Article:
How to work with container images using ctr
ctr is a command-line client shipped as part of the containerd project.
If you have containerd running on a machine, chances are the
ctr binary is also present there.
ctr client is similar to Docker's eponymous CLI, but the commands and flags often differ from their (typically more user-friendly)
Historically, the primary users of the
ctr client were containerd developers themselves testing the daemon.
ctr can serve as a great exploration means for a more general audience - it operates right on top of the containerd API, and by examining the available commands, you can get a good idea of what containerd can or cannot do.
🧑🎓 The playground in this lesson is a regular Linux server with Docker pre-installed. Since Docker utilizes containerd under the hood, both the
containerd daemon and the
ctr client are also available on this server - try running
ctr version in the online terminal.
Basic image management with ctr
Pulling images with
ctr always requires a fully-qualified reference - in other words, you cannot omit the domain or the tag parts (the digest doesn't have to be provided, though).
Try the following command to pull the latest
nginx image from Docker Hub:
ctr image pull docker.io/library/nginx:latest
And here is how you can pull an image from another registry - in this case, from Quay:
ctr image pull quay.io/quay/busybox:latest
Listing local images with the
ctr is pretty straightforward:
ctr image ls
However, despite the fact the containerd is often used by higher-level tools to build container images, it doesn't provide out-of-the-box image building functionality, so there's no
ctr image build command.
Luckily, you can load existing images into containerd using
ctr image import.
To some extent, it can mitigate the absence of the
Here is how you can build an image using a traditional
docker build command and then import it:
docker build -t example.com/iximiuz/test:latest - <<EOF FROM busybox:latest CMD echo just a test EOF docker save -o iximiuz-test.tar example.com/iximiuz/test:latest ctr image import iximiuz-test.tar
Much like in Docker, you can tag local images with
ctr image tag.
ctr image tag example.com/iximiuz/test:latest localhost:5000/iximiuz/test:latest
How about pushing this image to a remote registry?
Conveniently, the playground already has one running on port
ctr image push localhost:5000/iximiuz/test:latest
To remove the (local) image, you can use the
ctr image remove command:
ctr image remove localhost:5000/iximiuz/test:latest
Advanced image management with ctr
Sometimes, you may want to inspect the internals of an image. With
ctr, you can do it using the
ctr image export command that saves the image's content to a tarball:
ctr image export /tmp/nginx.tar docker.io/library/nginx:latest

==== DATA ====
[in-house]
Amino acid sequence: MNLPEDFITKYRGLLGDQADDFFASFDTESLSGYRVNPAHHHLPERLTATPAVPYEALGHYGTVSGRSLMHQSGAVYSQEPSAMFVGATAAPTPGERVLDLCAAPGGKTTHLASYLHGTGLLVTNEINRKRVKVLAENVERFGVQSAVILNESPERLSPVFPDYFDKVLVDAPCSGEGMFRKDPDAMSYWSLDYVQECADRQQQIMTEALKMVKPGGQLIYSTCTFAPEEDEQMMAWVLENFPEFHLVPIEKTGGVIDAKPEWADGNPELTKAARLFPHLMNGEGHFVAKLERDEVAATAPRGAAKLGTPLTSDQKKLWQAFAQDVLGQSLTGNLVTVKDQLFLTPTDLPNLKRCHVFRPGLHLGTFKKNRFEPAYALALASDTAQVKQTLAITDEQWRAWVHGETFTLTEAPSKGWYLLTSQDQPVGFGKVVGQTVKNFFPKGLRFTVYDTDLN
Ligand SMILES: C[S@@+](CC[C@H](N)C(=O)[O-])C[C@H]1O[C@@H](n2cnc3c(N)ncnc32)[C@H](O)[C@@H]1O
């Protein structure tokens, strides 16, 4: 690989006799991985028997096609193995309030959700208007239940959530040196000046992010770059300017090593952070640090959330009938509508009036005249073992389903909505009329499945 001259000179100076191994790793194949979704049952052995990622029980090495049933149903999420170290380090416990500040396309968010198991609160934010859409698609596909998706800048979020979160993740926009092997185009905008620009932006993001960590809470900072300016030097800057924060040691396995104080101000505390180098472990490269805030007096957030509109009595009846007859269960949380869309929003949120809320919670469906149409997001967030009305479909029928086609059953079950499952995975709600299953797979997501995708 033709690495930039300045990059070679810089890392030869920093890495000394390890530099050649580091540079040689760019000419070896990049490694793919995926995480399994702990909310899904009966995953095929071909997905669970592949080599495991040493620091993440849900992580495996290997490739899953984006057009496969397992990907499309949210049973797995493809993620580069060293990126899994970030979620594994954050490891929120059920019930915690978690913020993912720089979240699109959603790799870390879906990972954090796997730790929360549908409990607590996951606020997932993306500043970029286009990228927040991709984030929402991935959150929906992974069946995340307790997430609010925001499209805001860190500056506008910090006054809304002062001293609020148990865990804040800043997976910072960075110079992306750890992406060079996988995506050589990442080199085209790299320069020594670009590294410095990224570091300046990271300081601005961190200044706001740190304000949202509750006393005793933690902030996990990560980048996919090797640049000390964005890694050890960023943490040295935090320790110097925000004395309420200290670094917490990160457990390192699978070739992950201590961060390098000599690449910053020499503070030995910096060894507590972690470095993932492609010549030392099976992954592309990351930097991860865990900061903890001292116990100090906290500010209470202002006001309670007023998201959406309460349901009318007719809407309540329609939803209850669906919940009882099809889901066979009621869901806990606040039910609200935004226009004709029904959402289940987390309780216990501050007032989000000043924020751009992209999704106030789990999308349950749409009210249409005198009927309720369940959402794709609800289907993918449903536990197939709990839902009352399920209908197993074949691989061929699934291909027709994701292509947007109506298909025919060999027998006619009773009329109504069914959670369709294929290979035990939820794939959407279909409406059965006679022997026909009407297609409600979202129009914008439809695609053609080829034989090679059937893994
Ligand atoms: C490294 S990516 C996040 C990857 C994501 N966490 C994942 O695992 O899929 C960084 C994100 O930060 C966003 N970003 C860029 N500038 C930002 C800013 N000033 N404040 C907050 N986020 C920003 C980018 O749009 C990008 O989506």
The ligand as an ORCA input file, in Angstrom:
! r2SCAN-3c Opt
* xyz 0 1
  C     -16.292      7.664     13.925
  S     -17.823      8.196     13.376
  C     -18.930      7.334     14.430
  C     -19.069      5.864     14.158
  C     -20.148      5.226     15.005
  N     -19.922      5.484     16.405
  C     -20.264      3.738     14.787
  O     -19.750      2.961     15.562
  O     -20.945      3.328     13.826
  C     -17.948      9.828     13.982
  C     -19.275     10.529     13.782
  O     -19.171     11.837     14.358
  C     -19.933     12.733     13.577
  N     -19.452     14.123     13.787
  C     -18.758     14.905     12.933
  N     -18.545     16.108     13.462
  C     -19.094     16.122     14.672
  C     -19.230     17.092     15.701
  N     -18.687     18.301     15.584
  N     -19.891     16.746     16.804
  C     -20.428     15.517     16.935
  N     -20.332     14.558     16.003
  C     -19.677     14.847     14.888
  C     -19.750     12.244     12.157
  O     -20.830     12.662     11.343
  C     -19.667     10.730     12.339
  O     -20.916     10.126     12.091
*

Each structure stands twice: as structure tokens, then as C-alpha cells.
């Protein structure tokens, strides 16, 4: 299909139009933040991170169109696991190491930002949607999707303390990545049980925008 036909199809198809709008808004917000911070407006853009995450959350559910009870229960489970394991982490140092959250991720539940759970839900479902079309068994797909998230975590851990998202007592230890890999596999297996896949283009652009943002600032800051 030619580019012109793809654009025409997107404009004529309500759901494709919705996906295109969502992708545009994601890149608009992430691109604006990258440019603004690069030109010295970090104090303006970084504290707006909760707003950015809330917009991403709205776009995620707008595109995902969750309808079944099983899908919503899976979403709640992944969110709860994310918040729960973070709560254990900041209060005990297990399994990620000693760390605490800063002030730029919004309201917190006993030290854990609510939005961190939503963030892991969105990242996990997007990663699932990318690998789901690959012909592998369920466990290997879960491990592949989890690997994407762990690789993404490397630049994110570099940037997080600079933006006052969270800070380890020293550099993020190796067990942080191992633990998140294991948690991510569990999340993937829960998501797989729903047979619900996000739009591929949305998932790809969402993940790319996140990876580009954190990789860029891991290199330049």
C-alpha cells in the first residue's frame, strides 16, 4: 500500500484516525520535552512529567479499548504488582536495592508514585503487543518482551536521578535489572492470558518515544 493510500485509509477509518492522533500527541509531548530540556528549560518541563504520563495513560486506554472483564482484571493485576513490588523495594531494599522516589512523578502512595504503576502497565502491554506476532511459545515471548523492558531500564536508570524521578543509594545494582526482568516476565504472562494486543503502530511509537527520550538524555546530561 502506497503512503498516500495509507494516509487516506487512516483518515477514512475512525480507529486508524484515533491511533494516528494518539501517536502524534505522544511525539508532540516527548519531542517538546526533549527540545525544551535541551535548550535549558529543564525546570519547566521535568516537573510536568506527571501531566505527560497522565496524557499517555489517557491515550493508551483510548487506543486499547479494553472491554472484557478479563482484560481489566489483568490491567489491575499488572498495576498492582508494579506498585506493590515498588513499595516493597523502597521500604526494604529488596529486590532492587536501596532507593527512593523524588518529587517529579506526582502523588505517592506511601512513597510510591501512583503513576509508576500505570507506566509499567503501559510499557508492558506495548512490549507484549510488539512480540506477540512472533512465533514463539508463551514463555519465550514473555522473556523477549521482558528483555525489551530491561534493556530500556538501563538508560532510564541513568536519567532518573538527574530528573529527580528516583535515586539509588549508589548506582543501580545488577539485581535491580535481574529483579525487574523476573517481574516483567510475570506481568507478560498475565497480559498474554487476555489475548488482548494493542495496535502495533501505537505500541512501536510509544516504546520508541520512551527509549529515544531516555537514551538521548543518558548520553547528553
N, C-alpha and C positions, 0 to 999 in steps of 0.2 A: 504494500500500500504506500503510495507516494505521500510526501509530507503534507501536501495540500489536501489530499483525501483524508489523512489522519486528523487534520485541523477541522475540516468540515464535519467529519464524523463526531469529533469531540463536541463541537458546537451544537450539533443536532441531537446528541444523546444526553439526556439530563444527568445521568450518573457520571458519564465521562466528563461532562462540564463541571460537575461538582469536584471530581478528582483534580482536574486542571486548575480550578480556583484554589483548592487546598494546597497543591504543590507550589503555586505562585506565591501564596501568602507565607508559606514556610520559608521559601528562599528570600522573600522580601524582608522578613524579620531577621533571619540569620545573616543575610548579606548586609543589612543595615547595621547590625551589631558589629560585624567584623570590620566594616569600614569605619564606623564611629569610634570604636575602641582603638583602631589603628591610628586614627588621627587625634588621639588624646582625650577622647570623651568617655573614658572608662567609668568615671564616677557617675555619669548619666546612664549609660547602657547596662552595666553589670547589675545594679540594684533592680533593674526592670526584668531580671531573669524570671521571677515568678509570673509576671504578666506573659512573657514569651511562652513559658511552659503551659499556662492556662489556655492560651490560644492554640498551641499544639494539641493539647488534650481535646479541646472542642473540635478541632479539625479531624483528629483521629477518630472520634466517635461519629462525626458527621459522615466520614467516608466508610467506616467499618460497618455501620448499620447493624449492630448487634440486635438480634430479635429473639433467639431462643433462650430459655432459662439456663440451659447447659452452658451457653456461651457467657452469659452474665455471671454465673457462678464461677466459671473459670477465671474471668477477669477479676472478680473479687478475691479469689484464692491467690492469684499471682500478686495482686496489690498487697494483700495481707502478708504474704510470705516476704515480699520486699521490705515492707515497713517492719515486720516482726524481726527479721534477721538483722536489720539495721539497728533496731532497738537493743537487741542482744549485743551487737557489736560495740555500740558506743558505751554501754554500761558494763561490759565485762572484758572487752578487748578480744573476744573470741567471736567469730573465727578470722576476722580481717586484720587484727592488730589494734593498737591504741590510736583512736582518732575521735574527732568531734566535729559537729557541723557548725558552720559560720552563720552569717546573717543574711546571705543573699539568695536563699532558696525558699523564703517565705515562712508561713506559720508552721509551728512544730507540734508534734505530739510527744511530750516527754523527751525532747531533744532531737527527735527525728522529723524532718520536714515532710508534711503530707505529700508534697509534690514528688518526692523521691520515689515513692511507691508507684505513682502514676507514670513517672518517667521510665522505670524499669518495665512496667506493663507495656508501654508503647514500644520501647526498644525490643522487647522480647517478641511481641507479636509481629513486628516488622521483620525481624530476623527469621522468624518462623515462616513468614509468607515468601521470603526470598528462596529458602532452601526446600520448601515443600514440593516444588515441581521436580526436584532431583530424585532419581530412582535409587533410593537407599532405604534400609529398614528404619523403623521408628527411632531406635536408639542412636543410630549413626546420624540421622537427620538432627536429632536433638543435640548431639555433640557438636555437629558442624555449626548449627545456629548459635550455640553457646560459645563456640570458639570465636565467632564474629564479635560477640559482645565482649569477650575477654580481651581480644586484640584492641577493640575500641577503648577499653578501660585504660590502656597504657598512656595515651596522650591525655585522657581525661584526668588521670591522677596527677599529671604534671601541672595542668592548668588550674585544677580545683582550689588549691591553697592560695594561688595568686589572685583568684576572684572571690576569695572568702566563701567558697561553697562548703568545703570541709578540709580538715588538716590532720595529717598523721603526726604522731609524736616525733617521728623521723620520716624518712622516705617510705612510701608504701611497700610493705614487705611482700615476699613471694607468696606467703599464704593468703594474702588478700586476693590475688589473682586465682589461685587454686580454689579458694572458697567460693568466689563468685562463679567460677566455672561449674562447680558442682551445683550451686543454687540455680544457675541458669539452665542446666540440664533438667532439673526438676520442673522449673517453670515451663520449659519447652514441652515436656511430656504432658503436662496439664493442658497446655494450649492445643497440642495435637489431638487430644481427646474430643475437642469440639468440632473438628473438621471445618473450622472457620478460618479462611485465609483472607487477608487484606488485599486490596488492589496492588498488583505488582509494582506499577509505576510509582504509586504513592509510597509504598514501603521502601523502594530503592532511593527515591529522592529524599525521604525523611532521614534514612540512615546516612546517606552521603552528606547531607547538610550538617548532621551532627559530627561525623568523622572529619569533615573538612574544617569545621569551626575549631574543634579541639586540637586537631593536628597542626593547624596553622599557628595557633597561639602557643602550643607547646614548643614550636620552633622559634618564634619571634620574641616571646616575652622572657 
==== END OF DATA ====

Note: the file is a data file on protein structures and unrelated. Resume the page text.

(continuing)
The exported tarball will contain the nginx image data stored using the OCI Image Layout format.
You can extract the tarball to a temporary directory and explore its contents:
mkdir /tmp/nginx_image tar -xf /tmp/nginx.tar -C /tmp/nginx_image/ ls -lah /tmp/nginx_image/
The result should look as follows:
total 24K drwxr-xr-x 3 root root 4.0K Jun 3 11:23 . drwxrwxrwt 11 root root 4.0K Jun 3 11:23 .. drwxr-xr-x 3 root root 4.0K Jan 1 1970 blobs -rw-r--r-- 1 root root 323 Jan 1 1970 index.json -rw-r--r-- 1 root root 611 Jan 1 1970 manifest.json -r--r--r-- 1 root root 30 Jan 1 1970 oci-layout
When dealing with raw image layers is not desirable, you can mount the image to a temporary directory on the host and explore its root filesystem as it were a regular directory:
mkdir /tmp/nginx_rootfs ctr image mount docker.io/library/nginx:latest /tmp/nginx_rootfs
The file and directories of the Nginx image should be available under
/tmp/nginx_rootfs path now. Try:
ls -l /tmp/nginx_rootfs/
The result will look like a typical Linux filesystem, and it's not surprising since the Nginx image is based on the Debian Linux distribution:
total 84 drwxr-xr-x 2 root root 4096 May 2 00:00 bin drwxr-xr-x 2 root root 4096 Apr 2 11:55 boot drwxr-xr-x 2 root root 4096 May 2 00:00 dev drwxr-xr-x 1 root root 4096 May 3 19:51 docker-entrypoint.d -rwxrwxr-x 1 root root 1616 May 3 19:50 docker-entrypoint.sh drwxr-xr-x 1 root root 4096 May 3 19:51 etc ...
Don't forget to unmount the image when you're done with it 😉
ctr image unmount /tmp/nginx_rootfs
In this lesson, you've learned how to use the
ctr command to manage containerd images. The key takeaways are:
- It's possible to pull, tag, and push images with
ctr, and the UX is pretty similar to Docker's.
- There is no
ctr buildcommand, but you can import existing images into containerd.
- You can inspect the OCI Layout of the image and very conveniently mount an image's rootfs to a temporary directory on the host - something that is somewhat harder to achieve with Docker.
Now, let's practice what you've learned! It's going to be fun, I promise 😎